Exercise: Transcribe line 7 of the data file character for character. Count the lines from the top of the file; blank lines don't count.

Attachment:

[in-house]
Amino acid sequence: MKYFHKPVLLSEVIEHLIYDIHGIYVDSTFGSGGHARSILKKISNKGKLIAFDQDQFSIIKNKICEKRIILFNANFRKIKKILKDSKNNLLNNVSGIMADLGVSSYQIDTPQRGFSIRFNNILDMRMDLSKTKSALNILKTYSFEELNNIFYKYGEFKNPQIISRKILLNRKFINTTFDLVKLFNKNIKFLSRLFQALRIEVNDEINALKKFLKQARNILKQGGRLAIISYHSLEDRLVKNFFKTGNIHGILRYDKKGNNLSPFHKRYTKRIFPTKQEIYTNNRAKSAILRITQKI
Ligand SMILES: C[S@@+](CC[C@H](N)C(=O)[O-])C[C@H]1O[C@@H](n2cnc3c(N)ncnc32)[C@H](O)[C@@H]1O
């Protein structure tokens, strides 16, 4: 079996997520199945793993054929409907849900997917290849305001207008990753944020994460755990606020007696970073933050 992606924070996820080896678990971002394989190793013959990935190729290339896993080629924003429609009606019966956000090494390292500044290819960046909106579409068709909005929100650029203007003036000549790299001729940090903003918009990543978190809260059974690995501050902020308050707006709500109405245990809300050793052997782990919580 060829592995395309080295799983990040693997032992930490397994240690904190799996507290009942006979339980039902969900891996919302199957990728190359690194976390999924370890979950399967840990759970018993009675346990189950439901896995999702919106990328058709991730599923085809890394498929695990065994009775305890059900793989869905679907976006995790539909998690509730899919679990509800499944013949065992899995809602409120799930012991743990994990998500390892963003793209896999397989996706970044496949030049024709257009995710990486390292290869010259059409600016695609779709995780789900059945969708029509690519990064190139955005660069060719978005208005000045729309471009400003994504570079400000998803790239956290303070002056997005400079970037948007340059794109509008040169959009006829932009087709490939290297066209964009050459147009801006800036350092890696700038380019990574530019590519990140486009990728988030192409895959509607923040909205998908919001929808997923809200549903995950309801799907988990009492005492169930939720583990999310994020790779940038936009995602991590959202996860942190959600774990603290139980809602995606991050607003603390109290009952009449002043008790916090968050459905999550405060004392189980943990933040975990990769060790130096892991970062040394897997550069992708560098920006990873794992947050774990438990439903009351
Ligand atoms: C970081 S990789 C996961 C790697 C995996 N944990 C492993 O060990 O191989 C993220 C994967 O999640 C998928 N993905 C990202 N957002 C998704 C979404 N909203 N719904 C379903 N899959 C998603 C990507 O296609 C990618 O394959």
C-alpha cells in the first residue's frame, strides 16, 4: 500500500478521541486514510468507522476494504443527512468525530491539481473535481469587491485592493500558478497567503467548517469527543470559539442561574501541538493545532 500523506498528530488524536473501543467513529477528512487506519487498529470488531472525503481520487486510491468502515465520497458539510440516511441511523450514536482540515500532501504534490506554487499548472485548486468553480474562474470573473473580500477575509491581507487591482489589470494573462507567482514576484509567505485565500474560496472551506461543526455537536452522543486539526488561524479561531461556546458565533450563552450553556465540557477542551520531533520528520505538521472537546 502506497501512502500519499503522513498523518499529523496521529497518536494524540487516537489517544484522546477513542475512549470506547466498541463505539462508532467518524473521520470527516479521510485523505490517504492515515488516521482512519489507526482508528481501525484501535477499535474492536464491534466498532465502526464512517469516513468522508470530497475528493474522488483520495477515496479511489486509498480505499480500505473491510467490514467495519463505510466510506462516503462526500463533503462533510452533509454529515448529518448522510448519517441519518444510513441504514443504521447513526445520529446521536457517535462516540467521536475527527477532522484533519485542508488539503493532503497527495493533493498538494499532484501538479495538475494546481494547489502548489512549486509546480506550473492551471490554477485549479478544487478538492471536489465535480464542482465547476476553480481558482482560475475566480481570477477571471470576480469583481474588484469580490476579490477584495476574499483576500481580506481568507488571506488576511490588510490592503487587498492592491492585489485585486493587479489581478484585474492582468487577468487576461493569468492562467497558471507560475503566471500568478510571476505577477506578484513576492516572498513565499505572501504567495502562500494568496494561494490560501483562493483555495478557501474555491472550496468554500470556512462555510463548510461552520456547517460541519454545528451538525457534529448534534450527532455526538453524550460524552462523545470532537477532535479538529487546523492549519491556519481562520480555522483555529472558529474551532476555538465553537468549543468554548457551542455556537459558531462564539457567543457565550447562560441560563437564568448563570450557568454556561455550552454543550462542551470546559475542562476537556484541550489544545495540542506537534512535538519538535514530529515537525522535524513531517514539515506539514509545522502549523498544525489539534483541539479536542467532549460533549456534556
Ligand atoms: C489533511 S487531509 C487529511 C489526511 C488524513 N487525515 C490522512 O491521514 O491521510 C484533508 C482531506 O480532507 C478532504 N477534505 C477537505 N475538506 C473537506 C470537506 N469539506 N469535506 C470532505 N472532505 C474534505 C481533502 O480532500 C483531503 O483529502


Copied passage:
Ligand atoms: C489533511 S487531509 C487529511 C489526511 C488524513 N487525515 C490522512 O491521514 O491521510 C484533508 C482531506 O480532507 C478532504 N477534505 C477537505 N475538506 C473537506 C470537506 N469539506 N469535506 C470532505 N472532505 C474534505 C481533502 O480532500 C483531503 O483529502